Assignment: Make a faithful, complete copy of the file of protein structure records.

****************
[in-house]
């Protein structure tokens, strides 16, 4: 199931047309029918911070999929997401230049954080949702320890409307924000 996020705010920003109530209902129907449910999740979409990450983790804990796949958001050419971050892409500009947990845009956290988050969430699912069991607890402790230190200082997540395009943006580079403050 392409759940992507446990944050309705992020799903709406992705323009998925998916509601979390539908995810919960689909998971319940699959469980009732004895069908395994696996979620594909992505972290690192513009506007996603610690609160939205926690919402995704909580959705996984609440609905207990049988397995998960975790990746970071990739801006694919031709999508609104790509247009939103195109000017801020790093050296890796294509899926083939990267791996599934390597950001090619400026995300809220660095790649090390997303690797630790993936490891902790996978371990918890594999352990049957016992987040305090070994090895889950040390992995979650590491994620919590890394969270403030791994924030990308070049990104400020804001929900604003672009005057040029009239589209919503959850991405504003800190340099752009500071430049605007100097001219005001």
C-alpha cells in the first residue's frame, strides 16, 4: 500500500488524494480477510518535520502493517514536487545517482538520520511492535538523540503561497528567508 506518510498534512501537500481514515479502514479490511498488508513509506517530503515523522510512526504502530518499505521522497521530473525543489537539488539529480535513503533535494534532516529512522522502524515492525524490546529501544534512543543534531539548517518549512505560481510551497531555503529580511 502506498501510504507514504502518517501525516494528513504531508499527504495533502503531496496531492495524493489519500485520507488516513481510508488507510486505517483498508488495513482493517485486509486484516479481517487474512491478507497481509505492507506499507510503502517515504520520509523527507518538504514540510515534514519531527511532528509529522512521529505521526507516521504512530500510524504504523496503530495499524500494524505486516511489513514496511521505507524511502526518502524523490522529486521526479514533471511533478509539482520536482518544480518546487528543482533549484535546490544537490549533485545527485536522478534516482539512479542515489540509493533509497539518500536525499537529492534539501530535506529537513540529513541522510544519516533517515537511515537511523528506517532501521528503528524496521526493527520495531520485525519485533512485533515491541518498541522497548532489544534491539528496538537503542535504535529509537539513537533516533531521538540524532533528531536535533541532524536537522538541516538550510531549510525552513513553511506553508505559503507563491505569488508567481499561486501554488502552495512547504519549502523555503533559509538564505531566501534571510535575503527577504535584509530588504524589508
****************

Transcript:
[in-house]
């Protein structure tokens, strides 16, 4: 199931047309029918911070999929997401230049954080949702320890409307924000 996020705010920003109530209902129907449910999740979409990450983790804990796949958001050419971050892409500009947990845009956290988050969430699912069991607890402790230190200082997540395009943006580079403050 392409759940992507446990944050309705992020799903709406992705323009998925998916509601979390539908995810919960689909998971319940699959469980009732004895069908395994696996979620594909992505972290690192513009506007996603610690609160939205926690919402995704909580959705996984609440609905207990049988397995998960975790990746970071990739801006694919031709999508609104790509247009939103195109000017801020790093050296890796294509899926083939990267791996599934390597950001090619400026995300809220660095790649090390997303690797630790993936490891902790996978371990918890594999352990049957016992987040305090070994090895889950040390992995979650590491994620919590890394969270403030791994924030990308070049990104400020804001929900604003672009005057040029009239589209919503959850991405504003800190340099752009500071430049605007100097001219005001």
C-alpha cells in the first residue's frame, strides 16, 4: 500500500488524494480477510518535520502493517514536487545517482538520520511492535538523540503561497528567508 506518510498534512501537500481514515479502514479490511498488508513509506517530503515523522510512526504502530518499505521522497521530473525543489537539488539529480535513503533535494534532516529512522522502524515492525524490546529501544534512543543534531539548517518549512505560481510551497531555503529580511 502506498501510504507514504502518517501525516494528513504531508499527504495533502503531496496531492495524493489519500485520507488516513481510508488507510486505517483498508488495513482493517485486509486484516479481517487474512491478507497481509505492507506499507510503502517515504520520509523527507518538504514540510515534514519531527511532528509529522512521529505521526507516521504512530500510524504504523496503530495499524500494524505486516511489513514496511521505507524511502526518502524523490522529486521526479514533471511533478509539482520536482518544480518546487528543482533549484535546490544537490549533485545527485536522478534516482539512479542515489540509493533509497539518500536525499537529492534539501530535506529537513540529513541522510544519516533517515537511515537511523528506517532501521528503528524496521526493527520495531520485525519485533512485533515491541518498541522497548532489544534491539528496538537503542535504535529509537539513537533516533531521538540524532533528531536535533541532524536537522538541516538550510531549510525552513513553511506553508505559503507563491505569488508567481499561486501554488502552495512547504519549502523555503533559509538564505531566501534571510535575503527577504535584509530588504524589508